The Prince’s Bride

Book 2 of the
Hidden Royals Series

. . . . . . . . . .

The Prince’s Bride

Book 2 of the Hidden Royals Series

Lady Marianne “Ryan” Daventry was betrothed to an obscure French prince when she was just a baby. Years later, the young prince entered exile and was never heard from again. Lady Ryan can hardly marry a missing person, and she considers the wedding off. Now another French royal has inherited the princedom and he claims the old betrothal still stands—with himself as the bridegroom. Rather than fight the cruel new prince, Lady Ryan sets out locate the real prince and prove he’s still alive.

Prince Gabriel d’Orleans is still living, but he’s very difficult to find. He goes by the name of Gabriel Reign and lives in the forest, working as a horse trainer for wealthy clients. He’s hardly a pauper, but he’s also not a prince. His life in the woods conceals his true identity and keeps him safe—but also alone.

Using an old childhood letter as her guide, Lady Ryan sets out for Savernake Forest to find the missing prince. When highwaymen descend, Gabriel hears her shouts and he finds her instead. Lady Ryan is shocked at his rustic life and his commitment to his new identity. More shocking is her fierce attraction to the rugged horseman. Meanwhile, Gabriel never planned to be discovered and he certainly never planned on falling in love. But passion has a way of upending the most careful of plans, and even the strictest boundaries are no match for the transcendent power of love.

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The Prince’s Bride

Book 2 of the Hidden Royals Series

The full series reading order is as follows:

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Jump to: Chapter Two
Jump to: Chapter Three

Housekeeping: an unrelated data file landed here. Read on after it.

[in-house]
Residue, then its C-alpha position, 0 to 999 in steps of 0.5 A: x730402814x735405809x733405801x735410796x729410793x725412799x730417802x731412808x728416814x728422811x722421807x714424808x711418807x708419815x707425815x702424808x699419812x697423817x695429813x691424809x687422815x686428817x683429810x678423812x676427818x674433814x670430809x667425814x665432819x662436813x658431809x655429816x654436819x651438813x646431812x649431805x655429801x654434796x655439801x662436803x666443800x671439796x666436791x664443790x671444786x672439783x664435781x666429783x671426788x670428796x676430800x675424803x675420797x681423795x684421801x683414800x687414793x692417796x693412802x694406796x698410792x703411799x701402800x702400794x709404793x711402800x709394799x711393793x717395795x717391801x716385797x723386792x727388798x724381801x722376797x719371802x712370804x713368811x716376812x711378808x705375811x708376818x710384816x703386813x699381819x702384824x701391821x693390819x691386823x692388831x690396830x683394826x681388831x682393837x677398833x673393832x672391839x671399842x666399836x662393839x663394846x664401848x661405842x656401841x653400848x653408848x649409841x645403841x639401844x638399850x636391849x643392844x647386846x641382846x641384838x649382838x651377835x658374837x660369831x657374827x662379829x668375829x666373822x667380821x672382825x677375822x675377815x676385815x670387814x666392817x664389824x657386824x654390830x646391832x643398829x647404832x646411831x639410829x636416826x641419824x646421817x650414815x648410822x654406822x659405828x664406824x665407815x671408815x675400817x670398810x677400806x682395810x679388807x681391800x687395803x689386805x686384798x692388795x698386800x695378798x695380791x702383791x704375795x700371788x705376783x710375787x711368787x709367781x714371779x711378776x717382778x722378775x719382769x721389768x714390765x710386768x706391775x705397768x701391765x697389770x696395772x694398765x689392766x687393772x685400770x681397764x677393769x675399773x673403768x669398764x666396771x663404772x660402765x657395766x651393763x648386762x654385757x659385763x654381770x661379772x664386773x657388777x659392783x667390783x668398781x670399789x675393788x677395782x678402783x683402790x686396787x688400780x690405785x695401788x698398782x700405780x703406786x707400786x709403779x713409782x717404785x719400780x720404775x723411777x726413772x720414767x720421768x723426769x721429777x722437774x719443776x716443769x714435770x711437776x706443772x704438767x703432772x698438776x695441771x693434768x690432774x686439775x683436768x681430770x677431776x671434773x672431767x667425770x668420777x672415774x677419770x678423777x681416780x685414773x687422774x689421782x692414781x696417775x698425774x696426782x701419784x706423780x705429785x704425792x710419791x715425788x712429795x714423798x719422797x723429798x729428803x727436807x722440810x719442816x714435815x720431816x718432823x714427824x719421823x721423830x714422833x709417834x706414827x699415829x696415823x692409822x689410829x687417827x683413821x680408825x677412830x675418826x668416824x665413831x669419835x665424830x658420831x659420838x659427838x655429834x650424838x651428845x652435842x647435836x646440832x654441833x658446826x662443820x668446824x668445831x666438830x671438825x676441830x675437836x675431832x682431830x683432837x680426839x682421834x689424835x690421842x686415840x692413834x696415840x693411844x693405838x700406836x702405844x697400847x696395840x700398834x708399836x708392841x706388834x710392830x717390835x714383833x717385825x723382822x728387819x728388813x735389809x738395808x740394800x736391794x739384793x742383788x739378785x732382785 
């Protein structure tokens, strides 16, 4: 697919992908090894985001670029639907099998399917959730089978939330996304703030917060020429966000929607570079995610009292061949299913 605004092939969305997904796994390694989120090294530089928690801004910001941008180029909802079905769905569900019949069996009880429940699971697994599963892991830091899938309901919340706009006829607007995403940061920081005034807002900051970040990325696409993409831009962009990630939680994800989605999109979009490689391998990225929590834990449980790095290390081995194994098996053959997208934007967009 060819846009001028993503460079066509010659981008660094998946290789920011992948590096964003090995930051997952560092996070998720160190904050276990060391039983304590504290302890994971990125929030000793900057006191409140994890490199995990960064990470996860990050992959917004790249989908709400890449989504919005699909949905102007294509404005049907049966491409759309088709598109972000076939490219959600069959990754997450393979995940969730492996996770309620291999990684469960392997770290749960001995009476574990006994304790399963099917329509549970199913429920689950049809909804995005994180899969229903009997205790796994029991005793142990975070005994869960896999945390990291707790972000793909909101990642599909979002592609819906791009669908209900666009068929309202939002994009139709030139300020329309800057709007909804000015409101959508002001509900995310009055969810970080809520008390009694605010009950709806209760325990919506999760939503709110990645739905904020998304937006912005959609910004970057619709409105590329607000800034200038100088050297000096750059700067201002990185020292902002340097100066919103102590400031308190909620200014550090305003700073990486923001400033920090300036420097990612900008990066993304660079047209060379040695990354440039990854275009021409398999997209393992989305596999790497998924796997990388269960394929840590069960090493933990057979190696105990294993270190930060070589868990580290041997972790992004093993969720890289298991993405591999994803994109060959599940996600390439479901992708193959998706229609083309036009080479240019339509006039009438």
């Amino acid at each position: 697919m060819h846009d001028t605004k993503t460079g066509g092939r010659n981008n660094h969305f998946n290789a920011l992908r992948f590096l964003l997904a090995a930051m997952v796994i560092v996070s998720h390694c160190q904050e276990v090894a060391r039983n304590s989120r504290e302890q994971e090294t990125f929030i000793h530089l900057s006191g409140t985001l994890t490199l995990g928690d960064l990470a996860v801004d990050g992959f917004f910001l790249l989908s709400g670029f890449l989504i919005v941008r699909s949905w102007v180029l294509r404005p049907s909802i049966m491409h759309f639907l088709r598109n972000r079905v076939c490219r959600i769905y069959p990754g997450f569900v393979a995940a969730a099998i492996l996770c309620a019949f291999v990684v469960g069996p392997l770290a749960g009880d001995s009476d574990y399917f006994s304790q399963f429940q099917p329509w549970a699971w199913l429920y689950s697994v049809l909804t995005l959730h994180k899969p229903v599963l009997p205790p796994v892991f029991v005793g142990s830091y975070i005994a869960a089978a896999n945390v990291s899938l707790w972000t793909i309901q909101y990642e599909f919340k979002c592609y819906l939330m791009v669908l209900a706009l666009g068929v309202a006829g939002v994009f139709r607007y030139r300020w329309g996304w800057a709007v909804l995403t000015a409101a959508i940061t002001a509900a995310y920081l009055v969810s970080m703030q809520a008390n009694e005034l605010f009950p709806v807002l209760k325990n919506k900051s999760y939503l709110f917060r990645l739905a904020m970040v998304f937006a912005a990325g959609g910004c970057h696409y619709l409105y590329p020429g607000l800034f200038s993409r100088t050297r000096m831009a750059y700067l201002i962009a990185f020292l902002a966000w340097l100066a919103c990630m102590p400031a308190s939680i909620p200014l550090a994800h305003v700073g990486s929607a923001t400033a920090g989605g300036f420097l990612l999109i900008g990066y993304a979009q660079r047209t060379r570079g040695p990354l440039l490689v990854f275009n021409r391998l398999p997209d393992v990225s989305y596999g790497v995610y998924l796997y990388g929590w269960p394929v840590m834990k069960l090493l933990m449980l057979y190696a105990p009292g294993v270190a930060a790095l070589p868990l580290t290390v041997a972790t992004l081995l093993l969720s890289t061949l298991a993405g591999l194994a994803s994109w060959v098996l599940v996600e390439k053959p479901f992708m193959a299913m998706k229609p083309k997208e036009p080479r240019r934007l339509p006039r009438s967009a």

. . . . . .

Chapter One

Savernake Forest
Wiltshire, England
August 1811

The night was pierced by a woman’s scream. The sound, brief and raw, shot above the canopy and scraped down the hillside to bounce against the rock.

Deep in the forest, a man slipped from his saddle and fell into the shadow of a limestone crag and listened.

Gabriel Rein knew the sounds of the forest after dark. He knew nocturnal animals, he knew cave-dwelling smugglers, he knew drunken villagers who’d lost their way home. But a woman? A screaming woman?

Gabriel’s life was so deeply embedded in the trees and rocks of Savernake, he rarely, if ever, encountered others. He employed three men to help him with the horses and an old woman to keep camp; beyond these, Gabriel had very little contact with the outside world. A screaming woman was not only unexpected, it was a moral dilemma.

After ten beats, she screamed again; a shrill rip of sound that grabbed him by the throat and shoved him back.

Gabriel swore and looked at the sky. He’d waited weeks for the threat of a storm without actual rain. His new commission was a young stallion terrified of storms and he meant to expose him bit by bit. No surprise, the horse was also unnerved by screaming. He stamped and huffed behind Gabriel, yanking the lead. They’d been picking their way along a rocky path, acclimating to the smell of rain and the flashes of lightning. They’d not gone far, and the horse had seemed willing to press on—until the screaming. Now the stallion’s ears flicked back and his nostrils flared and he dug in, refusing to proceed.